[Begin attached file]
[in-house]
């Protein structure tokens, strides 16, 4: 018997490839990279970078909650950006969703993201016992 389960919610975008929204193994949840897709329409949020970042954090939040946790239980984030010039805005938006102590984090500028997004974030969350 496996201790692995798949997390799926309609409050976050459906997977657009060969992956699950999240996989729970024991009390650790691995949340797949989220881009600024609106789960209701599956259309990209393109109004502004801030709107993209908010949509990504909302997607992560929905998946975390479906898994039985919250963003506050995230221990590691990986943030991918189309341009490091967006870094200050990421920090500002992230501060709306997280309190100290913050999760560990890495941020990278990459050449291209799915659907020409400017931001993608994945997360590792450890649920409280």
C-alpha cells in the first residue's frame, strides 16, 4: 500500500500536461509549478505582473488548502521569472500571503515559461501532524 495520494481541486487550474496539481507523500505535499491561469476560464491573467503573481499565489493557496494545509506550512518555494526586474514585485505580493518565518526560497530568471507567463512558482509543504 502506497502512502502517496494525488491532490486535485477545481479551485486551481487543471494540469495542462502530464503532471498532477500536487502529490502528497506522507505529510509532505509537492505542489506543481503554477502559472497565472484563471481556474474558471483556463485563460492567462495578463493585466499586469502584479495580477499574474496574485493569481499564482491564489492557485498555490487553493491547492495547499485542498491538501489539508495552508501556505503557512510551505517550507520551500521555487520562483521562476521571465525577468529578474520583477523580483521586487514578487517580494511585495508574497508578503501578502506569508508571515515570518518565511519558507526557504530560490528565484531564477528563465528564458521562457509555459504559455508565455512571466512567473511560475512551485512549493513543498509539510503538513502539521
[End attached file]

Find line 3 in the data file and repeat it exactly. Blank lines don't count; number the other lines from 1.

C-alpha cells in the first residue's frame, strides 16, 4: 500500500500536461509549478505582473488548502521569472500571503515559461501532524 495520494481541486487550474496539481507523500505535499491561469476560464491573467503573481499565489493557496494545509506550512518555494526586474514585485505580493518565518526560497530568471507567463512558482509543504 502506497502512502502517496494525488491532490486535485477545481479551485486551481487543471494540469495542462502530464503532471498532477500536487502529490502528497506522507505529510509532505509537492505542489506543481503554477502559472497565472484563471481556474474558471483556463485563460492567462495578463493585466499586469502584479495580477499574474496574485493569481499564482491564489492557485498555490487553493491547492495547499485542498491538501489539508495552508501556505503557512510551505517550507520551500521555487520562483521562476521571465525577468529578474520583477523580483521586487514578487517580494511585495508574497508578503501578502506569508508571515515570518518565511519558507526557504530560490528565484531564477528563465528564458521562457509555459504559455508565455512571466512567473511560475512551485512549493513543498509539510503538513502539521